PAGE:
Kashmir situation an ‘ongoing humanitarian crisis’, says Nawaz SharifTwo days after Home Minister Rajnath Singh asked Pakistan to stop glorifying terrorists as ‘martyrs’, Islamabad described the Kashmir situation as an ‘ongoing humanitarian crisis’ and vow to offer aid to those injured in the clashes in the Valley aft
Two days after Home Minister Rajnath Singh asked Pakistan to stop glorifying terrorists as ‘martyrs’, Islamabad described the Kashmir situation as an ‘ongoing humanitarian crisis’ and vow to offer aid to those injured in the clashes in the Valley after July 8 killing of Hizbul militant Nawaz Sharif.
In a statement on Saturday, Pakistan Prime Minister Nawaz Sharif called upon the international community to call on India to allow Pakistan to arrange for the medical treatment of Kashmiris who had been injured or maimed during the clashes in the region.
Sharif said, the Dawn reported, Pakistan wants to provide medical treatment to the injured, particularly those who had been hit by the pellet guns being used by security forces in the area.
“Prime Minister Nawaz Sharif has called upon the international community to immediately help arrange medical treatment for the victims in Kashmir, especially for treatment of eye injuries resulting from use of pellet guns by the Indian forces,” a Pakistan Foreign Office statement said.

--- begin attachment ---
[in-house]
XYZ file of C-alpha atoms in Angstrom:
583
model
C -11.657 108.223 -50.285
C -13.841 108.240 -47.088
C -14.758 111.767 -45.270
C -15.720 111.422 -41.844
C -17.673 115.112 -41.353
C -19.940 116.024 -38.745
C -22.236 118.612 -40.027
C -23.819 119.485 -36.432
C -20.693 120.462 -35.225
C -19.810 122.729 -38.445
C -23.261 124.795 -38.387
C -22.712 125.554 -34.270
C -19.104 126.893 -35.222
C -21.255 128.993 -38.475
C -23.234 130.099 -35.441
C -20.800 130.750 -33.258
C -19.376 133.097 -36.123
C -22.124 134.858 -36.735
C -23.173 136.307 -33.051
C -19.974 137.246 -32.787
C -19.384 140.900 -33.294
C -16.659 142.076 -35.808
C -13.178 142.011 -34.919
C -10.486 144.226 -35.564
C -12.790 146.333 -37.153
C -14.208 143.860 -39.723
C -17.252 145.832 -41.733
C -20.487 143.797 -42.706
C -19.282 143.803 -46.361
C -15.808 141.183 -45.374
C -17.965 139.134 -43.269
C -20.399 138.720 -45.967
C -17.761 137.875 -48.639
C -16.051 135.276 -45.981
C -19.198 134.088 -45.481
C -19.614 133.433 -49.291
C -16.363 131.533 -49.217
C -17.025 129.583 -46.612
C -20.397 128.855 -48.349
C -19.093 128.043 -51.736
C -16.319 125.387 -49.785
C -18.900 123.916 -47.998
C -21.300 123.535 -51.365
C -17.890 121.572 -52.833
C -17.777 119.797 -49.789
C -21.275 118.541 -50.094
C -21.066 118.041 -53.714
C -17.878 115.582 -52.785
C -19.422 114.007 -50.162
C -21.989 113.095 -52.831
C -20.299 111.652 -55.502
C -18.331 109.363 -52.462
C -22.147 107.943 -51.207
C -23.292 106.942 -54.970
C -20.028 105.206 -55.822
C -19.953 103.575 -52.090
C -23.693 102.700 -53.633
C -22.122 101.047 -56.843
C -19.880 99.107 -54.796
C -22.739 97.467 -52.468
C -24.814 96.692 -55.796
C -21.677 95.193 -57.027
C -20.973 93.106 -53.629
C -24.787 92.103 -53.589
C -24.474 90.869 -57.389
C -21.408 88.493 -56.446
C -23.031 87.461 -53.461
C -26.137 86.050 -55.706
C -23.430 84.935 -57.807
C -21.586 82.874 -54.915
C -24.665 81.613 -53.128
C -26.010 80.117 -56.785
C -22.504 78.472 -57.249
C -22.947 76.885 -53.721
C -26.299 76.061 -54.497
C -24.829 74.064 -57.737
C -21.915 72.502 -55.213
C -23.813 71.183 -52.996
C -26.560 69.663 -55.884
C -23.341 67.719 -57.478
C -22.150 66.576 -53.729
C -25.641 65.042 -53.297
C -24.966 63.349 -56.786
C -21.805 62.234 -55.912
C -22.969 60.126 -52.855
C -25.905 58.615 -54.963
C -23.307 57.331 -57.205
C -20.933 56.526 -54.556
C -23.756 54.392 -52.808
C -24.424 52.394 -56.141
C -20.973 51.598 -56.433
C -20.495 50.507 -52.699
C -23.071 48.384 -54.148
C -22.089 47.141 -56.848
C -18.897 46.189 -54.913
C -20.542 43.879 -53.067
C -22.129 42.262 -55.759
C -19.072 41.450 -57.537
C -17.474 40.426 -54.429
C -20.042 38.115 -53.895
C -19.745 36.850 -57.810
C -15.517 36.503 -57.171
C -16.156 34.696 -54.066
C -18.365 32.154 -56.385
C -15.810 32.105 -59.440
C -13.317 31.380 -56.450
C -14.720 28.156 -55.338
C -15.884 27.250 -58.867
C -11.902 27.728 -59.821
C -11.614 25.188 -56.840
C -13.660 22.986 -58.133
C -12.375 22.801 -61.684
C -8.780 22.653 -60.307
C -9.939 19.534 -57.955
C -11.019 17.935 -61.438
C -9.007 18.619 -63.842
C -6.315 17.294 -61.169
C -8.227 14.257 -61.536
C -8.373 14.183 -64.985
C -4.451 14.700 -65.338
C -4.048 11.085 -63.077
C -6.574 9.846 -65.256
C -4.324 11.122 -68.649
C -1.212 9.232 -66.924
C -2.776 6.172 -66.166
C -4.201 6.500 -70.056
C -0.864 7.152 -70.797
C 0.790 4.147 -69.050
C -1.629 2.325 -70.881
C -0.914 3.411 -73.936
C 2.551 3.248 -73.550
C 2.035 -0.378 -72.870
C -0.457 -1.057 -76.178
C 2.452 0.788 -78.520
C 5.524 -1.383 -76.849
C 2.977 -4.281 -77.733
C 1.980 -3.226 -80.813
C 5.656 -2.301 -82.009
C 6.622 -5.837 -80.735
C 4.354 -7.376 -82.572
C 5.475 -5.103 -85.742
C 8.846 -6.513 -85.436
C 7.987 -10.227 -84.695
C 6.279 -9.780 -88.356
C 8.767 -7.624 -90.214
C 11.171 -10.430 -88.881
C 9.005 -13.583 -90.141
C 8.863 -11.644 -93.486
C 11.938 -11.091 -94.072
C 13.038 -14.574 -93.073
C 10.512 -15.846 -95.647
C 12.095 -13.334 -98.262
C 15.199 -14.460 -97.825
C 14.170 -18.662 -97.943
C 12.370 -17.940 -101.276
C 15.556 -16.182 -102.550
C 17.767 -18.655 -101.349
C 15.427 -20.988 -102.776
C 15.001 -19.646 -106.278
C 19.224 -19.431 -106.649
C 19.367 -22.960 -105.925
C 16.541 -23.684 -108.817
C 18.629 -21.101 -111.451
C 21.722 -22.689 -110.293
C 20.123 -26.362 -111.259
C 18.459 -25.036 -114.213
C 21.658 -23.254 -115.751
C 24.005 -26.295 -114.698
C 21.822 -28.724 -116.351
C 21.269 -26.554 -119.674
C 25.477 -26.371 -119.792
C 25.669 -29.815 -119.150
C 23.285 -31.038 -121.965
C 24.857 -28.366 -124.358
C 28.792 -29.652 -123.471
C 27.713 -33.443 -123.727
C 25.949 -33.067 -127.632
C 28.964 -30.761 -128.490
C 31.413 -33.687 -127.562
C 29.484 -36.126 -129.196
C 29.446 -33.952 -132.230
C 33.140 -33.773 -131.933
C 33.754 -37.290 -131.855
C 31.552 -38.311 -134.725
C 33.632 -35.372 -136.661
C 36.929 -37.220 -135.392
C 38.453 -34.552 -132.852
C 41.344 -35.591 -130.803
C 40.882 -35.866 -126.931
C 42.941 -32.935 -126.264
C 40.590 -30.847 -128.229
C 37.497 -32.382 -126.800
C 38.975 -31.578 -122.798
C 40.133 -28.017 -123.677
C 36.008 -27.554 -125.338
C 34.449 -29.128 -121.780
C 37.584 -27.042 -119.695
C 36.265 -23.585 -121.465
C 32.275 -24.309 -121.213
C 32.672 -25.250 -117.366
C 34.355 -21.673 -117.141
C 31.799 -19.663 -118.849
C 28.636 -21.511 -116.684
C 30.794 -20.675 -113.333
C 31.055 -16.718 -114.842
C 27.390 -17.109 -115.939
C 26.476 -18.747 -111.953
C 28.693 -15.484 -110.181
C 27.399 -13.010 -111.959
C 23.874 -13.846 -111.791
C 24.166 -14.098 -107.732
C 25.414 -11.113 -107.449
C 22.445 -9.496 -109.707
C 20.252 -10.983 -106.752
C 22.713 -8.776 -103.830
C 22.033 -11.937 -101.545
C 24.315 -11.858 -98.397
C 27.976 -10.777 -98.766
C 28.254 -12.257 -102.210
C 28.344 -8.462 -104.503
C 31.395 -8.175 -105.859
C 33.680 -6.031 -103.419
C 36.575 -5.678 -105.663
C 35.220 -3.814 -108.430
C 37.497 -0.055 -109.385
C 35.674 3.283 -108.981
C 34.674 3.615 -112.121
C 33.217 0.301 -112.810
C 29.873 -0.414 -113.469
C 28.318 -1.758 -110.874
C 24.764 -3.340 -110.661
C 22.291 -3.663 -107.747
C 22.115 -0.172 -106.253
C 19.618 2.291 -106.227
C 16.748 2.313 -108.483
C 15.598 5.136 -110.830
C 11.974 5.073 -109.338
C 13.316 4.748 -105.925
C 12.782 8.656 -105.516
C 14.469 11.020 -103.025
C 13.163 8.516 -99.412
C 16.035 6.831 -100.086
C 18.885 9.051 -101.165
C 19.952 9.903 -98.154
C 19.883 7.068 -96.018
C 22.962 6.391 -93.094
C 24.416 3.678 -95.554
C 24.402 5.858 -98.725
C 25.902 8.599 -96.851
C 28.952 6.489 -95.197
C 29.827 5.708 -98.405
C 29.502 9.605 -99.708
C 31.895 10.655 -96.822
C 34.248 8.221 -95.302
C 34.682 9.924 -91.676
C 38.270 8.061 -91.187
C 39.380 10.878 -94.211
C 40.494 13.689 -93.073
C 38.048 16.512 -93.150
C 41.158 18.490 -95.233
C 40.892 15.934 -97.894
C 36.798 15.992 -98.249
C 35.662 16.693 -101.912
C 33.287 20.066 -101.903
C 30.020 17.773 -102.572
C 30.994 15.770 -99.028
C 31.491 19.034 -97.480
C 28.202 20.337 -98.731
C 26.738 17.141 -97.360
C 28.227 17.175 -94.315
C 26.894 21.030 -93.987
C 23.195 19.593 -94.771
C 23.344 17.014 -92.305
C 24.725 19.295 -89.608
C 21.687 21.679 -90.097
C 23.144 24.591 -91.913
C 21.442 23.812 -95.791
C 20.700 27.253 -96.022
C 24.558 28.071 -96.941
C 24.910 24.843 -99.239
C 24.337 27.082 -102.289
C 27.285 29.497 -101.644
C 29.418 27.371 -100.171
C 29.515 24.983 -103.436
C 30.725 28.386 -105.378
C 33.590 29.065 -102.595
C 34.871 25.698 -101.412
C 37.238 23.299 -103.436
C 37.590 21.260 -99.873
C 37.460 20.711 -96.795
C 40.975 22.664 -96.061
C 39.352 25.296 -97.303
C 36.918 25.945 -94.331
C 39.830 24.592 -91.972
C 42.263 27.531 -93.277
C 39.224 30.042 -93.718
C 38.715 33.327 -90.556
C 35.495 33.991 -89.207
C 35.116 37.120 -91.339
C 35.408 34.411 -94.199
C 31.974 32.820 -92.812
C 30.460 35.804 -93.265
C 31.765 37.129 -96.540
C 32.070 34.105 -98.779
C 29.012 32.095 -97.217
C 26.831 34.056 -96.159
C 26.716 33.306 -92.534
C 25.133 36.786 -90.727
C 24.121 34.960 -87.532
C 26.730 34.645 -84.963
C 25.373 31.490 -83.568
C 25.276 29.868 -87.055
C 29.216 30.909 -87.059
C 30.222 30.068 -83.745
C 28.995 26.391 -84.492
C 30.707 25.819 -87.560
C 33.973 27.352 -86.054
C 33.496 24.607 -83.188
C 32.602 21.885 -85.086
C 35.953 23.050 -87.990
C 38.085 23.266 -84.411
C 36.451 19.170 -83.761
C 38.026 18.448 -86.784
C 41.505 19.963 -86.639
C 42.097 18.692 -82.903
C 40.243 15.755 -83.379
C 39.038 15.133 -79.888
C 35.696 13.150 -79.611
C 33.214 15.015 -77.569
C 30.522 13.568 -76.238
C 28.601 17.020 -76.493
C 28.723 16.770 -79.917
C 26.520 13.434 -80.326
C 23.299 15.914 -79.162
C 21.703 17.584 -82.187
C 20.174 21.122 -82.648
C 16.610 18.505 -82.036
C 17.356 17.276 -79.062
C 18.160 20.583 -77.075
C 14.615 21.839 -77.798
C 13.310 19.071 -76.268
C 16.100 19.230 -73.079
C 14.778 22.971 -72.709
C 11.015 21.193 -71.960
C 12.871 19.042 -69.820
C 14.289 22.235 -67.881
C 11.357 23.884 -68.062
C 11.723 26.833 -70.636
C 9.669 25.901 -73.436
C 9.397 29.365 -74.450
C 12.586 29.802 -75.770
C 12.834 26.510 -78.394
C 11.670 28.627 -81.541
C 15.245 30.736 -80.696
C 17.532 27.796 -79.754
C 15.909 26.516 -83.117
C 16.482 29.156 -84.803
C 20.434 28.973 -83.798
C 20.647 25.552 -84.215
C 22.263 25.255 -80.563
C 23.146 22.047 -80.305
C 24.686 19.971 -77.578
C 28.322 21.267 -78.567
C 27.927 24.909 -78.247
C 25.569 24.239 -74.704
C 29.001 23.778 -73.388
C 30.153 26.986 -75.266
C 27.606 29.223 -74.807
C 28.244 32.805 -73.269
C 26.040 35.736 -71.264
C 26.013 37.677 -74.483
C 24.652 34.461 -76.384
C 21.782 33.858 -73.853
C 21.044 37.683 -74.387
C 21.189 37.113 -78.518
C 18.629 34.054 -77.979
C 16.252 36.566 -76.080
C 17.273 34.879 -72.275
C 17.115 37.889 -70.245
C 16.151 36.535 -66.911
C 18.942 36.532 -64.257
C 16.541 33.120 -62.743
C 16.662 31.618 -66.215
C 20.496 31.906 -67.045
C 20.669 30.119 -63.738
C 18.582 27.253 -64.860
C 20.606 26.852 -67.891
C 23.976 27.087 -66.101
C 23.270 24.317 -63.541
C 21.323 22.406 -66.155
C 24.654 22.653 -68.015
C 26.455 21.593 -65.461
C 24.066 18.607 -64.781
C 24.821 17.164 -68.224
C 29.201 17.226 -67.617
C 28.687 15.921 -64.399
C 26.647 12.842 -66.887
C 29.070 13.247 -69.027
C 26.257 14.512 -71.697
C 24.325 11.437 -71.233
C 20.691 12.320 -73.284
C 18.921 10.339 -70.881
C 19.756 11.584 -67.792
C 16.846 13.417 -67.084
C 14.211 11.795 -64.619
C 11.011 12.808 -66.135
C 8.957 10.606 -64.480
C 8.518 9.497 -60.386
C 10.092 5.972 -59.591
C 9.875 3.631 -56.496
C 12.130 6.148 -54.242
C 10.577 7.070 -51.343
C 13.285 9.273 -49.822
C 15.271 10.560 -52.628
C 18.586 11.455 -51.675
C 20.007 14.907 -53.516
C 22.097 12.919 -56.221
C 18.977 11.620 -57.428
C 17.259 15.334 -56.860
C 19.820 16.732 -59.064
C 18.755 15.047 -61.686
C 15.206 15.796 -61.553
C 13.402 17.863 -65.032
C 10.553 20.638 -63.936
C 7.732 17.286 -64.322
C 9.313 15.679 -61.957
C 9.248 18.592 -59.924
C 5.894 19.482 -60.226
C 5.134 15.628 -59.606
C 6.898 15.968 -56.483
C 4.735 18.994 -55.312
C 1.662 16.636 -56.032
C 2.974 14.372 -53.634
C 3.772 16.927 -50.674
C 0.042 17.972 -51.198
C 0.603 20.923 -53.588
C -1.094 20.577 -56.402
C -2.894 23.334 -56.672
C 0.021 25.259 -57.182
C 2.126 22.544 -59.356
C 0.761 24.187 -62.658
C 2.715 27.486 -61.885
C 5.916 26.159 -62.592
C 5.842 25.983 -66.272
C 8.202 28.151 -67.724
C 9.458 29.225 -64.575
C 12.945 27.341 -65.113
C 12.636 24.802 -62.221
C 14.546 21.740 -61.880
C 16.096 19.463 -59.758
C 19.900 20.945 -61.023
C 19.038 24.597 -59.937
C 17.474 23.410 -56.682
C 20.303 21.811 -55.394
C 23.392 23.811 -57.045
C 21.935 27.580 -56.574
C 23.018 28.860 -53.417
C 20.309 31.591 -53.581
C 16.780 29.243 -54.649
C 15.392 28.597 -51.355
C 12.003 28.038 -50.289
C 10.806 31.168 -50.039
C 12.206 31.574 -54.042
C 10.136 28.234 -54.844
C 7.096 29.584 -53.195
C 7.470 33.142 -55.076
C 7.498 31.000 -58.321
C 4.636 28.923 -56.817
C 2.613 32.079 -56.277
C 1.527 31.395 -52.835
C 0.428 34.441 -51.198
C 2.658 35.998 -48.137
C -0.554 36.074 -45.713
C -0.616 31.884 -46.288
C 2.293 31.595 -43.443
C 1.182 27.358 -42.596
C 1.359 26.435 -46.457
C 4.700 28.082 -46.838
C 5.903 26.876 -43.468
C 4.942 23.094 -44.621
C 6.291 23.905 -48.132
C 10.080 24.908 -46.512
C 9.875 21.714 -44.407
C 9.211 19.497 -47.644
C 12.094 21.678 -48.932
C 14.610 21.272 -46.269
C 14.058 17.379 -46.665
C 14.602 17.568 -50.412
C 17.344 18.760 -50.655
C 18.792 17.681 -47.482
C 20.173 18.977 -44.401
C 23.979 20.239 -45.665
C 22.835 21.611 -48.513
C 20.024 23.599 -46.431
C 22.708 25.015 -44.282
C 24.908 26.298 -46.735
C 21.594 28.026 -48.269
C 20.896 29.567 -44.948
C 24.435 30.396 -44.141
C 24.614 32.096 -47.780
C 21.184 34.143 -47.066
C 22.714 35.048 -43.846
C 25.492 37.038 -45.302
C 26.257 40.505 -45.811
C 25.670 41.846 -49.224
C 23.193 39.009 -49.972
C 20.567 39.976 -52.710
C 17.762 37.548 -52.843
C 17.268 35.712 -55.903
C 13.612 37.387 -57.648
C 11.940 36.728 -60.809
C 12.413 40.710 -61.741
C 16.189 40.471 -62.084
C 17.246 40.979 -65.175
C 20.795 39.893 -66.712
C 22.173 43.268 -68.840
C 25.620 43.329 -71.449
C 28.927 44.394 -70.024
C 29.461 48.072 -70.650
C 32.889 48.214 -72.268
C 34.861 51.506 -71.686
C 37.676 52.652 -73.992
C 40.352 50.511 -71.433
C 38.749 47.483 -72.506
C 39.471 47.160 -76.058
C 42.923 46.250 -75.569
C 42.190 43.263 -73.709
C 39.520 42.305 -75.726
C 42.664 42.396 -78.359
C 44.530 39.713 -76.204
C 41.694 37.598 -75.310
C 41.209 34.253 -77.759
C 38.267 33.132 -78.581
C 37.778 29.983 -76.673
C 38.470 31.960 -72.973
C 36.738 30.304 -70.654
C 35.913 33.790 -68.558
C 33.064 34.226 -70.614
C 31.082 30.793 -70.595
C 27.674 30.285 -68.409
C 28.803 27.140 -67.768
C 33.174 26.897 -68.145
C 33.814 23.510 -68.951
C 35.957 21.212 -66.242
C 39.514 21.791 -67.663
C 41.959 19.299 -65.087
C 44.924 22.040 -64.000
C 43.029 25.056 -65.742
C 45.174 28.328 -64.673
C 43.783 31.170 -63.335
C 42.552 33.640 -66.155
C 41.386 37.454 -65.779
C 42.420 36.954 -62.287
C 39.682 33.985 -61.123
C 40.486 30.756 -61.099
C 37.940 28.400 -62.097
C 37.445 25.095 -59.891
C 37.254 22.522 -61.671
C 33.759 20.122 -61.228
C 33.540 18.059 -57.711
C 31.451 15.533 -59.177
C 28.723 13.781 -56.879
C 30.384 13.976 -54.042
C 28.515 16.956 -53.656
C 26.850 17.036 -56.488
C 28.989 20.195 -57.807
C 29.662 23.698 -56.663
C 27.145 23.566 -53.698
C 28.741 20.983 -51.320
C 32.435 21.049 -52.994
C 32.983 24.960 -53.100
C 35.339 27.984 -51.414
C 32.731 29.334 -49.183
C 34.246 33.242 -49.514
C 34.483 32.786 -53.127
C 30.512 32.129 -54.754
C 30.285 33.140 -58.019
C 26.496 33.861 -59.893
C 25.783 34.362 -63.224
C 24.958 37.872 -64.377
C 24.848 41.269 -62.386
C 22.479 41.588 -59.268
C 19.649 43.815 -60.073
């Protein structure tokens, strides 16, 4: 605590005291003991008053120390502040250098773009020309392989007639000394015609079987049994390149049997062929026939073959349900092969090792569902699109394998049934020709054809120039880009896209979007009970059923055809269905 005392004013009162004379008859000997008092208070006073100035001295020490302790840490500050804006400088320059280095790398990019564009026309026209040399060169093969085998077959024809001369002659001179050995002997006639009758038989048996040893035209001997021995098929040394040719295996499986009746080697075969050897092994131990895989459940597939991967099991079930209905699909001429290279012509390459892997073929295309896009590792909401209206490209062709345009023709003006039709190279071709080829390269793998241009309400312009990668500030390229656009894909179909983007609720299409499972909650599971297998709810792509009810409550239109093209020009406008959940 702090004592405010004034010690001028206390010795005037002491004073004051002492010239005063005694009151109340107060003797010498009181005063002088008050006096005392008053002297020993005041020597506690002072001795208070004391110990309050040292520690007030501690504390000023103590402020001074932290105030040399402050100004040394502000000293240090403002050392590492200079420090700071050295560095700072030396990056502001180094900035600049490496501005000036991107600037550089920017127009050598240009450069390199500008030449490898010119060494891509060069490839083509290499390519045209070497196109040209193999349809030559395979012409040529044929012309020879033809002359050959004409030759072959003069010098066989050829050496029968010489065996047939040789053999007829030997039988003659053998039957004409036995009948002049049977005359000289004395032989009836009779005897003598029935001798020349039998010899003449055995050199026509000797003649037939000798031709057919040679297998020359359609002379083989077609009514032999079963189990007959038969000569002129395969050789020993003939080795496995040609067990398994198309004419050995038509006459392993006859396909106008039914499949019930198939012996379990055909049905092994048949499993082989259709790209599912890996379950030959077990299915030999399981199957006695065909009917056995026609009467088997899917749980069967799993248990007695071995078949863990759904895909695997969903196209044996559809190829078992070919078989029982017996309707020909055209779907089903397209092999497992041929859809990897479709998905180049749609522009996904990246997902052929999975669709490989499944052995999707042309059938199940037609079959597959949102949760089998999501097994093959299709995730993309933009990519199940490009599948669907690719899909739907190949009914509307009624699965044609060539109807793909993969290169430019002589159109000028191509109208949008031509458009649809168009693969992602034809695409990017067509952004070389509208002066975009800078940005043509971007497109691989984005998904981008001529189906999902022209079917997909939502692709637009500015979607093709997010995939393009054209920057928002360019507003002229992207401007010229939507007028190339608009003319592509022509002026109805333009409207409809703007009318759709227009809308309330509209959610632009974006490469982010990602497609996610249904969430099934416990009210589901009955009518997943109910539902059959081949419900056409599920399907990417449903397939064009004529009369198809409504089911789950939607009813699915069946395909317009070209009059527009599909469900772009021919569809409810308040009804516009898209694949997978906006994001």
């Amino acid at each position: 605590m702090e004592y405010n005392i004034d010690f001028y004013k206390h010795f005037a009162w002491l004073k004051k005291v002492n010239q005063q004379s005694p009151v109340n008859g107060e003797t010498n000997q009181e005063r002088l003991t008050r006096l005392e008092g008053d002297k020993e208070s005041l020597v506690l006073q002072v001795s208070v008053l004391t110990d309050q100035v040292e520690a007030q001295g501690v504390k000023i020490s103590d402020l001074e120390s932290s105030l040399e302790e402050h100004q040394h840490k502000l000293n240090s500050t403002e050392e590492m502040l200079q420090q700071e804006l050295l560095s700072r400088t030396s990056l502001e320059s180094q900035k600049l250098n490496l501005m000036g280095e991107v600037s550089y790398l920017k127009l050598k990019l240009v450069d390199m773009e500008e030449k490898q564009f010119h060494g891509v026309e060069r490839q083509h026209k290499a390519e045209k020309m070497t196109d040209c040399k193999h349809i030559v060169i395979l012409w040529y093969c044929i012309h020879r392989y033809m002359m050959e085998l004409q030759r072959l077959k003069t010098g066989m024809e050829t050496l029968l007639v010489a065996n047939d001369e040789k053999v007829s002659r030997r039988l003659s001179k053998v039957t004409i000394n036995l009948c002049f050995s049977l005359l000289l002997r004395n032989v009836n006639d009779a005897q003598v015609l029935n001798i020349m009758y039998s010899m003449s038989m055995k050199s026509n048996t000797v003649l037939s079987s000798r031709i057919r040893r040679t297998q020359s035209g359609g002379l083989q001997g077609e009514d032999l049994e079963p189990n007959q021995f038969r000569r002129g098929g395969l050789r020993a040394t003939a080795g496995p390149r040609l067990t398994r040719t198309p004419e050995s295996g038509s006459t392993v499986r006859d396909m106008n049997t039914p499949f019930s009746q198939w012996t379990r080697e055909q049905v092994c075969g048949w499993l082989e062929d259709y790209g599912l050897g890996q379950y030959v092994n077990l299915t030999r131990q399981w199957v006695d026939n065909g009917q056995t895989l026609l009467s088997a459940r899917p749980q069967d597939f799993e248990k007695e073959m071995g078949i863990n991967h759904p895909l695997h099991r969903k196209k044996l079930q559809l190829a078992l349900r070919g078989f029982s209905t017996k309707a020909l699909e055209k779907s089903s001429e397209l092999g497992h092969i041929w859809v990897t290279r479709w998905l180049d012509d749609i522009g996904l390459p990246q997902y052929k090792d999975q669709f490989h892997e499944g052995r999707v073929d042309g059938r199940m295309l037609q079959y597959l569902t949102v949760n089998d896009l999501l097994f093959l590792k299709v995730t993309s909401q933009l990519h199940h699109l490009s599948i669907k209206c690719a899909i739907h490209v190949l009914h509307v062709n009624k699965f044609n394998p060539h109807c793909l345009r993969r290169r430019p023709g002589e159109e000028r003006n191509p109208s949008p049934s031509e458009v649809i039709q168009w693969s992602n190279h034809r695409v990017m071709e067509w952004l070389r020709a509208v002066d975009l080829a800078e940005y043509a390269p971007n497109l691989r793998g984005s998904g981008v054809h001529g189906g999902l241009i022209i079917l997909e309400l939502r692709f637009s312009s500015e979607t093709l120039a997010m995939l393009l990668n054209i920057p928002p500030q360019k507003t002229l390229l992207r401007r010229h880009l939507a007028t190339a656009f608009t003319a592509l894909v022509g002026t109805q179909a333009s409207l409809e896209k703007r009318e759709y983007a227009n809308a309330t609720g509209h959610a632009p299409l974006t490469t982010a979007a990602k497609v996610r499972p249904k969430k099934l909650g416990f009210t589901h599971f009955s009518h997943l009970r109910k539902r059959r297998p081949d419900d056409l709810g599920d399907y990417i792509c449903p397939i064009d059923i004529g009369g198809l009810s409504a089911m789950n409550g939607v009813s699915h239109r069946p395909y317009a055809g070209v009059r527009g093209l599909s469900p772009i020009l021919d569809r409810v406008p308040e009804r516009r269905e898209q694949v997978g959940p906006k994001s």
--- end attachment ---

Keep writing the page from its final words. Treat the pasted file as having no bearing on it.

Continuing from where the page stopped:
“The Prime Minister conveyed Pakistan's unequivocal support in arranging best available medical facilities to these injured people, anywhere in the world,” it added.
The Pakistani administration also accused Indian security forces of targeting hospitals and ambulances providing healthcare to the “peaceful and defenceless protesters”.
“Pakistan will continue to support them morally, politically and diplomatically,” Sharif maintained in the statement.
Earlier this week, India’s Home Minister had delivered a powerful speech at SAARC meeting in Islamabad. He had asked Pakistan to stop "glorification" of terrorists and also called for "strongest action" against nations supporting terrorism and their isolation.
Without mincing any words amid the strain in Indo-Pak relations, Singh said mere condemnation of terrorism and terrorists is not enough and that there are "no good terrorists or bad terrorists".
Singh's comments came against the backdrop of Sharif's praise of Burhan Wani who was killed in an encounter in Jammu and Kashmir on July 8 and his description of Hizbul Mujahideen commander as a martyr, much to India's ire.